For my belated birthday celebration, Raf took me to dine at Vetri Restaurant for the Grand Tasting menu. I've used Marc Vetri's pasta recipe at my last job, and have heard a lot of hype about the place, competing with Mario Batali's restaurant, Babbo for being one of the best Italian restaurants in the United States. I have been anxiously waiting to eat here. Sadly, the lighting was so dim, I couldn't get any decent photos.
First, we were offered a very nice glass of Prosecco.
I managed to drink most of it (hooray for my tolerance!)
For the canapes and amuse bouche, we had a beignet with shaved lardon, squash fritter, and foie gras pastrami with fruit mustard. The beignet and squash were oozing with oil. You know when you microwave something already fried like a fried sesame ball, and the oil oozes out of it? It was like that. I ate the lardon, but didn't finish the beignet or squash fritter. The flavor of the foie pastrami was DELICIOUS except for the fact that mine was way too tempered - it was almost lukewarm. The foie flavor was slightly overpowered by the pastrami flavor, but nonetheless, it was good. Raf's piece was the right temperature. We also had a celeriac soup paired with a lukewarm Spanish tortilla.
Next was the Nantucket scallop crudo with grapefruit - which was what you'd expect from a scallop crudo. Don't get me wrong, it was fresh and light, but I feel a little bit bored with all the crudos, tartares, ceviches out there. I'll stick with sashimi when I eat Japanese, and ceviches when I eat Peruvian. Or maybe it was because at my last job, we had some type of raw tuna (or other fish) almost every week on the tasting menus which got old fast.
Next was the signature golden sweet onion crepe with white truffle fondue. The crepe was baked until crisp - something we did at Crillon in Paris. In the middle, it was filled with slowly caramelized onions. Really don't know where the white truffle fondue was since the flavor was nowhere to be found. Raf enjoyed this dish more than I did.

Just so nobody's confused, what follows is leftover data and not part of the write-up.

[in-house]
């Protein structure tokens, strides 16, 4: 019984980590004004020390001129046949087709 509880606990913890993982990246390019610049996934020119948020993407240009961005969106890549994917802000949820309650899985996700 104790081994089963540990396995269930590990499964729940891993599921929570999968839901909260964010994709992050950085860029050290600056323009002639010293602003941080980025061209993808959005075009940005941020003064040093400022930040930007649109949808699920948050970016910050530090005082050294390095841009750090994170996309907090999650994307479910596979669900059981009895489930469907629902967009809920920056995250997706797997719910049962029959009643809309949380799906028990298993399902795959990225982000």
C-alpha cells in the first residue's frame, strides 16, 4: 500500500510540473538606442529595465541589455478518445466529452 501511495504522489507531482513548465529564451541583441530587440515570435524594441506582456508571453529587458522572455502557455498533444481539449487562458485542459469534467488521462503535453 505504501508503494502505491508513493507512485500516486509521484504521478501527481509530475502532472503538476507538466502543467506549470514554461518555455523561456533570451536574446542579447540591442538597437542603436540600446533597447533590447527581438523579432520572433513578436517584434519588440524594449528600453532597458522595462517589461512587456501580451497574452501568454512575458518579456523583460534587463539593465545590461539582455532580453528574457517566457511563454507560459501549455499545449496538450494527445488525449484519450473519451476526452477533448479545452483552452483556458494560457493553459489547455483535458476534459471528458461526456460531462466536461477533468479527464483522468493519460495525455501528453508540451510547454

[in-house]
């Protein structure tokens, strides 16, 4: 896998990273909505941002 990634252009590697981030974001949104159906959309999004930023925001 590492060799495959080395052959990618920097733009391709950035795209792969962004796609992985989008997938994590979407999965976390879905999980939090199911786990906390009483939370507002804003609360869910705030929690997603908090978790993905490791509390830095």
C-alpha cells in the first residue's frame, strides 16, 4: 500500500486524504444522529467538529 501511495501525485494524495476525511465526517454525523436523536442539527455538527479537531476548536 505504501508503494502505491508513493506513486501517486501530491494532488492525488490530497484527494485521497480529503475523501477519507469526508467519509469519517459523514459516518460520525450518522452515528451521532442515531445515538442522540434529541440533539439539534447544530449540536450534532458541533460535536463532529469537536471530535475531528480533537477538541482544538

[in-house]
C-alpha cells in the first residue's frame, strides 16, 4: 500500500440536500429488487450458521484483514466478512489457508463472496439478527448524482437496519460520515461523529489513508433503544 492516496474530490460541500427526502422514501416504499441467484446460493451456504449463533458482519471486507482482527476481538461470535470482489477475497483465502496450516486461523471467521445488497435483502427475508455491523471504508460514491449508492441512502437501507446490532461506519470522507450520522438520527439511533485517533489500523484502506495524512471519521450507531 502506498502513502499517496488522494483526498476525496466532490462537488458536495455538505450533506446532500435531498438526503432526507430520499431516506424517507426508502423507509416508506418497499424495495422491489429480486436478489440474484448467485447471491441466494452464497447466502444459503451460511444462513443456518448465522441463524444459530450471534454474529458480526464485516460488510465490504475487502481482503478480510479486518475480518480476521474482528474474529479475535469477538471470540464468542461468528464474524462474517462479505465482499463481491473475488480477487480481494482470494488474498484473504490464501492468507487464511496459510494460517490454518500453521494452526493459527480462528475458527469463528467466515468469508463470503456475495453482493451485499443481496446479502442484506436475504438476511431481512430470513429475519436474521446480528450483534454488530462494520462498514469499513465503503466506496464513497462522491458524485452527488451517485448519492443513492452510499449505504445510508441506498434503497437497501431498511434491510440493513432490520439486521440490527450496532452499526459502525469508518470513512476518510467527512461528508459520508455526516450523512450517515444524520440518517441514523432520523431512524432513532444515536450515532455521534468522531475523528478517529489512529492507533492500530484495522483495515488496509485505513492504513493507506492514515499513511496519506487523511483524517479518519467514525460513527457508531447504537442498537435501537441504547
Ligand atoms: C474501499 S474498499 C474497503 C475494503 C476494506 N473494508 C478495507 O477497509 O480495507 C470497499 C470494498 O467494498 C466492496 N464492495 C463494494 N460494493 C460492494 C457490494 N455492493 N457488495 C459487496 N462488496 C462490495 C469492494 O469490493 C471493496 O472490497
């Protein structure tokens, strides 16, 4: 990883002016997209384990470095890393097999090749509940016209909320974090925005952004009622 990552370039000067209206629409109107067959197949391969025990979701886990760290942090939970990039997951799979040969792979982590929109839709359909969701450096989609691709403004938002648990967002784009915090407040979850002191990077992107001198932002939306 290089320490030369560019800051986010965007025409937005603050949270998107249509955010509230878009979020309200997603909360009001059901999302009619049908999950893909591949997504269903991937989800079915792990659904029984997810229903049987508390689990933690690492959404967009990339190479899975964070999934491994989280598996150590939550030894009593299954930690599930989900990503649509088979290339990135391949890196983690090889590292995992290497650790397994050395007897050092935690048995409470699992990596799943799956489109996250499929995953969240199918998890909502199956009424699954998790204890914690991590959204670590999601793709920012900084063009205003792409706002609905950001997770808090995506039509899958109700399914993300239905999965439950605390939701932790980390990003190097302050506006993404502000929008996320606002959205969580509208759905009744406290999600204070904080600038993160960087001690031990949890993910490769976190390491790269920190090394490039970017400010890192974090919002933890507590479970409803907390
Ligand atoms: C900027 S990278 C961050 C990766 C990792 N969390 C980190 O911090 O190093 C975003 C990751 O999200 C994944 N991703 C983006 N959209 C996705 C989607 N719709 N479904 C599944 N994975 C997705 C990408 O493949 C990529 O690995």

The almond dusted sweetbreads with chestnut crema was very good. Although the sweetbreads were not crispy, they were nicely cooked and tender. I absolutely love sweetbreads!
A big winner of a dish was the spinach gnocchi with shaved parmesan and brown butter. The gnocchi was rusticly plated. These were the best gnocchi I've had. Very nice spinach flavor and extremely delicate. The texture was fabulous - not too chewy or gummy. Ummmmm, and browned butter. One of the best things in life. A very rich dish - I was done after a couple of them.
Next came two pasta dishes. The strozzprette with seafood (mussels and octopus) was perfection. The pasta was perfectly cooked (nothing beats home-made pasta!). The mussels were plump and juicy, and the octopus tender and flavorful. The tagliatelle with turkey bolognese was okay in our opinion - but that was probably due to the fact that we ate that after the strozzprette. It should have been served beforehand since it was a lighter dish. The tagliatelle was a bit too soft also.
Last but not least was the baby goat with soft polenta. The slow braised goat meat was meltingly tender with pieces of perfectly salty crispy skin atop a dollop of polenta. Again, rusticly plated and very hearty. One of those comfort foods I could see myself craving for in the future.
Last, was dessert. The chocolate polenta souffle (more like a chocolate polenta cake) was very rich and dense. Great use of polenta. Thumbs up for preserving the flavor and richness of chocolate rather than loading it with sugar. Texture was nice too.
Persimmon rice pudding was great as well. Thick and creamy arborio rice with sweet dice of persimmon.
By the time the mignardise came, we were beyond stuffed. But of course, we had to taste a little bite of everything. The biscotti was good. I don't remember much about the other cookies provided. They also served opera which was nicely done. And a cannelé Bordelais which was terrible. Really terrible. Like black and burnt, throw it at someone's head and it would feel like a rock terrible. With the variety of mignardise provided, I was surprised that they would even serve that. Well, large variety aside, something that burnt and hard should not be served to a customer in this type of establishment.
But overall, the meal was very good. A couple things I noticed was chopped parsley in every dish, and no vegetables. Well, besides onions, and two pieces of arugula, there were no vegetables. Maybe it's because I am from Cali where fresh farm produce is plentiful and abundantly used and celebrated in restaurants. I don't know - I do love my meat and carbs, but I still need my veggies. Regardless, it was a very rich, flavorful menu. Service was friendly, attentive, and unobstrusive. It is a bit tough for me to compare the cuisine to authentic Italian food since my travels to Italy thus far are limited to 7 days in 2 cities - I would be very curious to have the opinion of my foodie writer/friend Aaron (creator and former author of A Life Worth Eating) who is "Team Italy" as I like to say. Will we be back? For $360, probably not, but I am glad to have finally dined here and enjoyed the experience very much.
1312 Spruce Street
Philadelphia, PA 19107